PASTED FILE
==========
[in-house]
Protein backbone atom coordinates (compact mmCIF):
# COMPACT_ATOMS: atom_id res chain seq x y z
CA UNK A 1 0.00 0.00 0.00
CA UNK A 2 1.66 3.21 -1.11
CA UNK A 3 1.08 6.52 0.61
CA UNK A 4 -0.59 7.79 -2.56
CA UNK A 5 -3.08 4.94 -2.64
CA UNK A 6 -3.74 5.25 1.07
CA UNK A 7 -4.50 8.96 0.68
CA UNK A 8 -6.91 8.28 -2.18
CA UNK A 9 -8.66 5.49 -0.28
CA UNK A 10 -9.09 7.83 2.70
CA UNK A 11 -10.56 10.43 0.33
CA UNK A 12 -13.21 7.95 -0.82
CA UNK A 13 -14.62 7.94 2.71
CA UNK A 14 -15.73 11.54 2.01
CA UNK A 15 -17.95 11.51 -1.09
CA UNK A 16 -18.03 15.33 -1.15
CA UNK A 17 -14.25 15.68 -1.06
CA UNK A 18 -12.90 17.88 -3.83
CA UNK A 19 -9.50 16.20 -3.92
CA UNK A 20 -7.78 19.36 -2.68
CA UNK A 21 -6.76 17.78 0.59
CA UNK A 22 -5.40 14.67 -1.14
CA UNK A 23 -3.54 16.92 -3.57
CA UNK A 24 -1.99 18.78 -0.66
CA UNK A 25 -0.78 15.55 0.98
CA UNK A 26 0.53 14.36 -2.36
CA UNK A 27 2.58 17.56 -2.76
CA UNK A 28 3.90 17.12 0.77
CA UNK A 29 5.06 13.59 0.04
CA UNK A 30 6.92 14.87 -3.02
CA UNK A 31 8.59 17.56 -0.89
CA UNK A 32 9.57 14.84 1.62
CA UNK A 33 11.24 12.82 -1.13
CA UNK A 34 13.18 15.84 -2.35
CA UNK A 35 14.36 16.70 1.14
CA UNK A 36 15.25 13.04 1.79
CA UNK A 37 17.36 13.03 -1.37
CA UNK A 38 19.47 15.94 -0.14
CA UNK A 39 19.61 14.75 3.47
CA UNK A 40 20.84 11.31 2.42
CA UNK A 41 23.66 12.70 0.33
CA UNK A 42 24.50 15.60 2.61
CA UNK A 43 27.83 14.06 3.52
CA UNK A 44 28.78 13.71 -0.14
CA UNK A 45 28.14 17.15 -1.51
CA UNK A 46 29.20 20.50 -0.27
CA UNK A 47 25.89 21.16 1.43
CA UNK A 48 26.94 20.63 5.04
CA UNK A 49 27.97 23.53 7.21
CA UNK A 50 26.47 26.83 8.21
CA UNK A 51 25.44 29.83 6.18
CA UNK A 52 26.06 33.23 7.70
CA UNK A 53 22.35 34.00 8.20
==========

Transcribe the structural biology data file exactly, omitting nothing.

[in-house]
Protein backbone atom coordinates (compact mmCIF):
# COMPACT_ATOMS: atom_id res chain seq x y z
CA UNK A 1 0.00 0.00 0.00
CA UNK A 2 1.66 3.21 -1.11
CA UNK A 3 1.08 6.52 0.61
CA UNK A 4 -0.59 7.79 -2.56
CA UNK A 5 -3.08 4.94 -2.64
CA UNK A 6 -3.74 5.25 1.07
CA UNK A 7 -4.50 8.96 0.68
CA UNK A 8 -6.91 8.28 -2.18
CA UNK A 9 -8.66 5.49 -0.28
CA UNK A 10 -9.09 7.83 2.70
CA UNK A 11 -10.56 10.43 0.33
CA UNK A 12 -13.21 7.95 -0.82
CA UNK A 13 -14.62 7.94 2.71
CA UNK A 14 -15.73 11.54 2.01
CA UNK A 15 -17.95 11.51 -1.09
CA UNK A 16 -18.03 15.33 -1.15
CA UNK A 17 -14.25 15.68 -1.06
CA UNK A 18 -12.90 17.88 -3.83
CA UNK A 19 -9.50 16.20 -3.92
CA UNK A 20 -7.78 19.36 -2.68
CA UNK A 21 -6.76 17.78 0.59
CA UNK A 22 -5.40 14.67 -1.14
CA UNK A 23 -3.54 16.92 -3.57
CA UNK A 24 -1.99 18.78 -0.66
CA UNK A 25 -0.78 15.55 0.98
CA UNK A 26 0.53 14.36 -2.36
CA UNK A 27 2.58 17.56 -2.76
CA UNK A 28 3.90 17.12 0.77
CA UNK A 29 5.06 13.59 0.04
CA UNK A 30 6.92 14.87 -3.02
CA UNK A 31 8.59 17.56 -0.89
CA UNK A 32 9.57 14.84 1.62
CA UNK A 33 11.24 12.82 -1.13
CA UNK A 34 13.18 15.84 -2.35
CA UNK A 35 14.36 16.70 1.14
CA UNK A 36 15.25 13.04 1.79
CA UNK A 37 17.36 13.03 -1.37
CA UNK A 38 19.47 15.94 -0.14
CA UNK A 39 19.61 14.75 3.47
CA UNK A 40 20.84 11.31 2.42
CA UNK A 41 23.66 12.70 0.33
CA UNK A 42 24.50 15.60 2.61
CA UNK A 43 27.83 14.06 3.52
CA UNK A 44 28.78 13.71 -0.14
CA UNK A 45 28.14 17.15 -1.51
CA UNK A 46 29.20 20.50 -0.27
CA UNK A 47 25.89 21.16 1.43
CA UNK A 48 26.94 20.63 5.04
CA UNK A 49 27.97 23.53 7.21
CA UNK A 50 26.47 26.83 8.21
CA UNK A 51 25.44 29.83 6.18
CA UNK A 52 26.06 33.23 7.70
CA UNK A 53 22.35 34.00 8.20